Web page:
It took the Fountain three years to obtain rights to produce McCraney’s play, which first exploded on the theater scene with a production at New York’s Public Theatre in 2009. On his personal Facebook page, Los Angeles Times Theater Critic Charles McNulty posts, “I love [the Fountain Theatre] production — even more than the one at the Public Theater. LA Theater is not to be underestimated!”
In the Red and Brown Water is helmed by multiple award-winning director Shirley Jo Finney. Diarra Kilpatrick stars as Oya in “a lead performance that is so good you wonder if somehow the designers may have concocted some kind of CGI image in front of your eyes instead of a living breathing human being; her movement, range of emotion and depth of passion is so indescribable that it will literally take your breath away.” (Colin Mitchell, Bitter Lemons). The ensemble also includes Dorian Christian Baucum, Peggy A.Blow, Gilbert Glenn Brown, Justin Chu Cary, Stephen Marshall, Simone Missick, Iona Morris, Theodore Perkins and Maya Lynne Robinson.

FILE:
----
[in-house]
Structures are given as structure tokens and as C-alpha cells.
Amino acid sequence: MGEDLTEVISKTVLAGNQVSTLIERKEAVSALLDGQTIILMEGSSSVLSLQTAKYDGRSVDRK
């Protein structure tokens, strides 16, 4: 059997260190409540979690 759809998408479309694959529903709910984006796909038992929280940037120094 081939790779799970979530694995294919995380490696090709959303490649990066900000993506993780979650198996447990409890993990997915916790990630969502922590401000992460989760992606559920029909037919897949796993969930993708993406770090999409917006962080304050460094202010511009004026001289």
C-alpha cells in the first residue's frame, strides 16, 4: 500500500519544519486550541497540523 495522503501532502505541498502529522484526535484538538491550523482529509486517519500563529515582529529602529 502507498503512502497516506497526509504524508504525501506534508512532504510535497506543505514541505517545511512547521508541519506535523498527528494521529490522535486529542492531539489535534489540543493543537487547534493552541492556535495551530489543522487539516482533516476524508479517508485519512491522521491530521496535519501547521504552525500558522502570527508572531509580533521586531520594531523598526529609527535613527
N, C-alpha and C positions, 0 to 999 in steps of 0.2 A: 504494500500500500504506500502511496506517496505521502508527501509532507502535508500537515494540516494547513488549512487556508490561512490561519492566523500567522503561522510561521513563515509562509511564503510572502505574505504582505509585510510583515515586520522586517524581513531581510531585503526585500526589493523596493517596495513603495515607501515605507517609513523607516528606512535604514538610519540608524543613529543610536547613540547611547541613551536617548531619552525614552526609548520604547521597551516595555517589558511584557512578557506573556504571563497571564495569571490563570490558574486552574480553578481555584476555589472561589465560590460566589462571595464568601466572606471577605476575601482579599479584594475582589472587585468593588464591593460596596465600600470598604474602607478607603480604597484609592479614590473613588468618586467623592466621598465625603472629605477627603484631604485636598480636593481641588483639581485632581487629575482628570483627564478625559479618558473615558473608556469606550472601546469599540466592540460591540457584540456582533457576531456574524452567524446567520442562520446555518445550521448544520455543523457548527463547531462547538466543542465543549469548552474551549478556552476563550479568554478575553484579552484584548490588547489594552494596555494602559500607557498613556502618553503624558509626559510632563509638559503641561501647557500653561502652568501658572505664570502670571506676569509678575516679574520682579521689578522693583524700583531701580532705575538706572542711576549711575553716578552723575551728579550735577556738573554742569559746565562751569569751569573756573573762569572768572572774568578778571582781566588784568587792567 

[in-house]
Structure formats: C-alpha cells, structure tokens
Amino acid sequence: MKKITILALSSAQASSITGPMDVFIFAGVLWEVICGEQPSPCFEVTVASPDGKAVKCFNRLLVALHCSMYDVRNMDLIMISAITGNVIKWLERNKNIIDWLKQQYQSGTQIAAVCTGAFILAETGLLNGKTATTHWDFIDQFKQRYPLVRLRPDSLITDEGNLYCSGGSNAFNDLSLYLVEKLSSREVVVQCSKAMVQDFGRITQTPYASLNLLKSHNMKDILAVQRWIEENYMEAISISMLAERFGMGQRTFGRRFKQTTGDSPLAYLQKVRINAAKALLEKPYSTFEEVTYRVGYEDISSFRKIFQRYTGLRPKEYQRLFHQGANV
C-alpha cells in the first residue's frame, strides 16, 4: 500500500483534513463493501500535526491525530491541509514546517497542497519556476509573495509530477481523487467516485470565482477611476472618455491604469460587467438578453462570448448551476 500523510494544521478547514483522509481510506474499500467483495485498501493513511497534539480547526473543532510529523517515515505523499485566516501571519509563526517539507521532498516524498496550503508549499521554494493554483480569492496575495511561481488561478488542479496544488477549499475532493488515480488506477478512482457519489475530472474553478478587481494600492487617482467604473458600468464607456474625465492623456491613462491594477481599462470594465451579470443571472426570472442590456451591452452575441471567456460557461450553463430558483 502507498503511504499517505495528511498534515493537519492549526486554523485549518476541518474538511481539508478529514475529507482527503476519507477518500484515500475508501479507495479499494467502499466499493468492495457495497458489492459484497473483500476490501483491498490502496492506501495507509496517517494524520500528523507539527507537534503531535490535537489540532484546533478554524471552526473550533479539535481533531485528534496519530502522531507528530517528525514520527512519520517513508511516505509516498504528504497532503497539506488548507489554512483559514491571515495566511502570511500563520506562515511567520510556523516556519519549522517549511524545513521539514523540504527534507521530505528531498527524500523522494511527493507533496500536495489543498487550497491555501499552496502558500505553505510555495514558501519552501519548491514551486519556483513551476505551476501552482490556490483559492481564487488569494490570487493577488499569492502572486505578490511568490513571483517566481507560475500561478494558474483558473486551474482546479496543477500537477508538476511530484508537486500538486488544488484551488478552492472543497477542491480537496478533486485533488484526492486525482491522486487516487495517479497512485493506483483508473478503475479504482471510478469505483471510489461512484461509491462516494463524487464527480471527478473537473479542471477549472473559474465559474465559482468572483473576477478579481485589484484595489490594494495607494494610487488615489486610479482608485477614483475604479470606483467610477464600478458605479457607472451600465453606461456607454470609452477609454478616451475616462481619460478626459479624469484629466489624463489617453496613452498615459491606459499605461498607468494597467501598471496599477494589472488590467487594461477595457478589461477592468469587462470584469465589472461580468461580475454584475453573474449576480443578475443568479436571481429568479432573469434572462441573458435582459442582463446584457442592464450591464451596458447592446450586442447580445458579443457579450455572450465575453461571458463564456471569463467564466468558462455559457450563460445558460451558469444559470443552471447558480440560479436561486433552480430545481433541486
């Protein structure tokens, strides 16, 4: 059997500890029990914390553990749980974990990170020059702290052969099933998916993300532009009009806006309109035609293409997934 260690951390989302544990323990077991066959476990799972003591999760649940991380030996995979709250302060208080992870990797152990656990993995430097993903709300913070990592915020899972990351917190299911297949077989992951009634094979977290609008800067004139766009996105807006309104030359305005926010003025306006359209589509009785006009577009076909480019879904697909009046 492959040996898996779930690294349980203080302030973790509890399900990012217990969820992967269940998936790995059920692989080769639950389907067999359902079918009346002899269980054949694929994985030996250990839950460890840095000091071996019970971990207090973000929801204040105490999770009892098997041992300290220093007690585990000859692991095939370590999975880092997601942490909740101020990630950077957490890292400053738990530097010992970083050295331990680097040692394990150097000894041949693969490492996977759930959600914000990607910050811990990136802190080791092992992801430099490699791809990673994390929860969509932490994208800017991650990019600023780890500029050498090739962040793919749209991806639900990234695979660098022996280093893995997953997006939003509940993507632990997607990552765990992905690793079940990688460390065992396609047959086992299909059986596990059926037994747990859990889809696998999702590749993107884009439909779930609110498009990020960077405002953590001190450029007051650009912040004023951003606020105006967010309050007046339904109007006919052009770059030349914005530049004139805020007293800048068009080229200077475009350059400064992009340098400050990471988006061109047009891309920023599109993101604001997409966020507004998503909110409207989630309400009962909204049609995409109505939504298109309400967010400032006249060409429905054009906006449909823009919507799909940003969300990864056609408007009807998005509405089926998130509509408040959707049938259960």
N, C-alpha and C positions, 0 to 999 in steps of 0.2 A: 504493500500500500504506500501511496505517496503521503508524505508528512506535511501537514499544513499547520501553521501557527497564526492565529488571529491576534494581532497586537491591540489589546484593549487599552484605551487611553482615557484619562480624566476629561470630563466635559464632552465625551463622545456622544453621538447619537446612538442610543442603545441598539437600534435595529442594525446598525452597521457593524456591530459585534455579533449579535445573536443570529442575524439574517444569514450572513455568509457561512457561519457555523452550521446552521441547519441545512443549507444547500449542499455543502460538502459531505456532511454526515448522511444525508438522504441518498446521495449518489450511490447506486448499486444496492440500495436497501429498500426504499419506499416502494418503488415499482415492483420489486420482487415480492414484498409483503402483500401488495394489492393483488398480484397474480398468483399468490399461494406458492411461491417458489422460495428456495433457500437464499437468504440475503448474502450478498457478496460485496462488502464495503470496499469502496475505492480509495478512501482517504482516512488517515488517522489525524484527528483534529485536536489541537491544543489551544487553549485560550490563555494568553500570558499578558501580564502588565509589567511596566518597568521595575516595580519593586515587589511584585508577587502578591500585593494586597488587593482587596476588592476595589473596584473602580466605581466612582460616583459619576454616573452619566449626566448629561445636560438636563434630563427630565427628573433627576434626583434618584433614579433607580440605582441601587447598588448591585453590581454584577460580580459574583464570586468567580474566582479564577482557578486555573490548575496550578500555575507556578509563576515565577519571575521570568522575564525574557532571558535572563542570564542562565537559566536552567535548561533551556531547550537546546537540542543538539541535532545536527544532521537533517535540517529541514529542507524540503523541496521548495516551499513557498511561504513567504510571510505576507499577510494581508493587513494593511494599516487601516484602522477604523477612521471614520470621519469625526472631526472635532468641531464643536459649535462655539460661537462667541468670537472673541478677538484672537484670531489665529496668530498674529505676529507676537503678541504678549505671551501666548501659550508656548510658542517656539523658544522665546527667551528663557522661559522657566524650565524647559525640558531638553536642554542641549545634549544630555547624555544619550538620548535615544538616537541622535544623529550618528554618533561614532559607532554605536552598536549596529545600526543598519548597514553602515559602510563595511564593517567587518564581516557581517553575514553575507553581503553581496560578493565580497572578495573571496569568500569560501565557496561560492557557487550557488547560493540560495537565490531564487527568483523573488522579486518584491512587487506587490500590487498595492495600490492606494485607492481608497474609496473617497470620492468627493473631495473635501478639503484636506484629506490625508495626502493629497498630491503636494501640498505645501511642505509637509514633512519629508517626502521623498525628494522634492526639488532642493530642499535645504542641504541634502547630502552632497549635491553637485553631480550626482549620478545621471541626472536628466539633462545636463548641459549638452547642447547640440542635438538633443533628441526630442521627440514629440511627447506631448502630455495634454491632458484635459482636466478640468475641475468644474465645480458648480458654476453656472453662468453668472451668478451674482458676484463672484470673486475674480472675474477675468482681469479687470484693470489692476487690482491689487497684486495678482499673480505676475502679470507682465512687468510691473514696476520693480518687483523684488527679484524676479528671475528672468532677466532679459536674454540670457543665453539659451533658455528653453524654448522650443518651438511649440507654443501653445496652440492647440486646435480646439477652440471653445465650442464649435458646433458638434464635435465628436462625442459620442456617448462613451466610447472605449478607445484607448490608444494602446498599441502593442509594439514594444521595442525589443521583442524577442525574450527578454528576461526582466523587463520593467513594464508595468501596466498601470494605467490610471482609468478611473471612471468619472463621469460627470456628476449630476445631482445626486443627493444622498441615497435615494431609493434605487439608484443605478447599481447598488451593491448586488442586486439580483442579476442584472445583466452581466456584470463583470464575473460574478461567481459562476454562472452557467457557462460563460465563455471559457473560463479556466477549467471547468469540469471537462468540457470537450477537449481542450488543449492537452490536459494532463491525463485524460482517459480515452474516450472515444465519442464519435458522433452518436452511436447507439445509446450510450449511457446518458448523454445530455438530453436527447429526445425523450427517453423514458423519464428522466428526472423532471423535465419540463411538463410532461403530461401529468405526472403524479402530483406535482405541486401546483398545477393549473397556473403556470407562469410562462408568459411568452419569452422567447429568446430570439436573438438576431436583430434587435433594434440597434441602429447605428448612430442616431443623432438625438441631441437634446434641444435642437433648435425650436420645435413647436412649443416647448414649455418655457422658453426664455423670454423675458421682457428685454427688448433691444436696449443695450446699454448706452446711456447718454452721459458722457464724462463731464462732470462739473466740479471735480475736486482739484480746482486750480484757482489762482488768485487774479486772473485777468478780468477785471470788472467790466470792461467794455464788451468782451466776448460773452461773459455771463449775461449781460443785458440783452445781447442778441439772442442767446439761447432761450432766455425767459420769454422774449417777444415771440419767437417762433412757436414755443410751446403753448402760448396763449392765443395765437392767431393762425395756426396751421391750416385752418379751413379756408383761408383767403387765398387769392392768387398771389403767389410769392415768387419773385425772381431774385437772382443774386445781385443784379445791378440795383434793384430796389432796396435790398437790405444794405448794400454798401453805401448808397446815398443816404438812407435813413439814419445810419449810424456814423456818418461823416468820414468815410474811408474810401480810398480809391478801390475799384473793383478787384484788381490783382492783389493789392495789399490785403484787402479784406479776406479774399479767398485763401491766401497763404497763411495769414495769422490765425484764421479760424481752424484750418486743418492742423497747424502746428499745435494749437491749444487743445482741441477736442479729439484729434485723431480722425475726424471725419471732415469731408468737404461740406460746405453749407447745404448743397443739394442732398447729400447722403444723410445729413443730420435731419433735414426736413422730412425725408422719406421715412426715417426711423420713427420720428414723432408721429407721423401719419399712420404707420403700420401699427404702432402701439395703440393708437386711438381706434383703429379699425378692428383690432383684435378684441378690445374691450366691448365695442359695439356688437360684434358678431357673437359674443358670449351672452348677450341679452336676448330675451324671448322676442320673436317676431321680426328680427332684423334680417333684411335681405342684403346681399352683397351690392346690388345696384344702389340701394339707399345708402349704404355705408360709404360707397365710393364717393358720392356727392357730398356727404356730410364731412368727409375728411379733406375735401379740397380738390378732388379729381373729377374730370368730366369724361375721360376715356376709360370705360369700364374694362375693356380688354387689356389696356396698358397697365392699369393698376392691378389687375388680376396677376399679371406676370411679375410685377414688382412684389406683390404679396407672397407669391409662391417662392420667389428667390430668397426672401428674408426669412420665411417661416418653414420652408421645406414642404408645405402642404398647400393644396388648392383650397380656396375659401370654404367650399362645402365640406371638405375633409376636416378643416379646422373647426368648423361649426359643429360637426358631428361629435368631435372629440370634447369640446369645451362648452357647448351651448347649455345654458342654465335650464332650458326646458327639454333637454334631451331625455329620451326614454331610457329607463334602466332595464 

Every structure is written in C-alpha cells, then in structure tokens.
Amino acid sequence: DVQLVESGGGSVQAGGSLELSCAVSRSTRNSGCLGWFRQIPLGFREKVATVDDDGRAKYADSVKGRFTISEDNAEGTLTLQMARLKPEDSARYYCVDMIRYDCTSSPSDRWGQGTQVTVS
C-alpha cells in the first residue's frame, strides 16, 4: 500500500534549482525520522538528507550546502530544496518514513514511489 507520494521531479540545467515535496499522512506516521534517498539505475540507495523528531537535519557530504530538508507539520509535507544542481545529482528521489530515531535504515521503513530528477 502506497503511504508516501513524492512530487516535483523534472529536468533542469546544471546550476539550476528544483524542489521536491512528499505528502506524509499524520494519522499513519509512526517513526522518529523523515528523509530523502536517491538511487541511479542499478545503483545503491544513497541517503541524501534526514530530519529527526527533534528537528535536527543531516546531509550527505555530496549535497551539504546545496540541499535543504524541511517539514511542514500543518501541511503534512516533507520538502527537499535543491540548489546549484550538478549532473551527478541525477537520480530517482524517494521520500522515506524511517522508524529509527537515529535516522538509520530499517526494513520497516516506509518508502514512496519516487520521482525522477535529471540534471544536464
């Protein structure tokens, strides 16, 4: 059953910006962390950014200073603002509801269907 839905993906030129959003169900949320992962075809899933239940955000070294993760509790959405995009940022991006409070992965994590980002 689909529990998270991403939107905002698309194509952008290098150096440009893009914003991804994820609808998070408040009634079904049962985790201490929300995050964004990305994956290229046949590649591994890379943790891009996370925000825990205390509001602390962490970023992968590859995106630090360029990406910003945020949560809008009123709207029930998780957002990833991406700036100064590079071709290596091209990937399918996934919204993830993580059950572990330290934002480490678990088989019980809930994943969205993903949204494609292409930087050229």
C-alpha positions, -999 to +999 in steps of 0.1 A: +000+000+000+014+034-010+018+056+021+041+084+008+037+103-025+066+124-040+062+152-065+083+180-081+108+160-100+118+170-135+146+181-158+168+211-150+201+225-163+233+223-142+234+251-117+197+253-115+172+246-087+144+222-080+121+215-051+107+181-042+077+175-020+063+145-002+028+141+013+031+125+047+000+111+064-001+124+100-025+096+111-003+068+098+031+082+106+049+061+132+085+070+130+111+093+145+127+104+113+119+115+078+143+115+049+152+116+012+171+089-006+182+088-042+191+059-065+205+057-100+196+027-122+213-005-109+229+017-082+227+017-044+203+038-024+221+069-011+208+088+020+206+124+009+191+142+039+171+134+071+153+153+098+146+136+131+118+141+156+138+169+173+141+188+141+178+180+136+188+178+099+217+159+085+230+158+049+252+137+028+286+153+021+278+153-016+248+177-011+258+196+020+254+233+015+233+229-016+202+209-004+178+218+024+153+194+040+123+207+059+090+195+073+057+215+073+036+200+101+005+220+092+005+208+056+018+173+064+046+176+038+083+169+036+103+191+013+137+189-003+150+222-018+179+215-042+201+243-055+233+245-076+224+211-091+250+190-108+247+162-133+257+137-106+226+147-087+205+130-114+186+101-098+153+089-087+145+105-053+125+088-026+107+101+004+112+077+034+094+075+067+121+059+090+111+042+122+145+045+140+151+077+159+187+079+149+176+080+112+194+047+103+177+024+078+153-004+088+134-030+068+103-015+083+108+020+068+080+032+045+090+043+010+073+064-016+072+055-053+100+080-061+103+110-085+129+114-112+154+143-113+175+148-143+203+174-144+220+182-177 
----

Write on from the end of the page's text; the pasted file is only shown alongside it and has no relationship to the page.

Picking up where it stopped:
Performances ofIn the Red and Brown Water continue through February 24 on Thursdays (through December 13 only),Fridays and Saturdays @ 8 pm and Sundays @ 2 pm (dark December 17 through January 4). Call (323) 663-1525 or go to www.FountainTheatre.com.
News about print newspapers is now seldom good. And news about newspapers in Los Angeles reducing or cutting theater coverage has now gotten worse. Here it is — the good, the bad, and the ugly: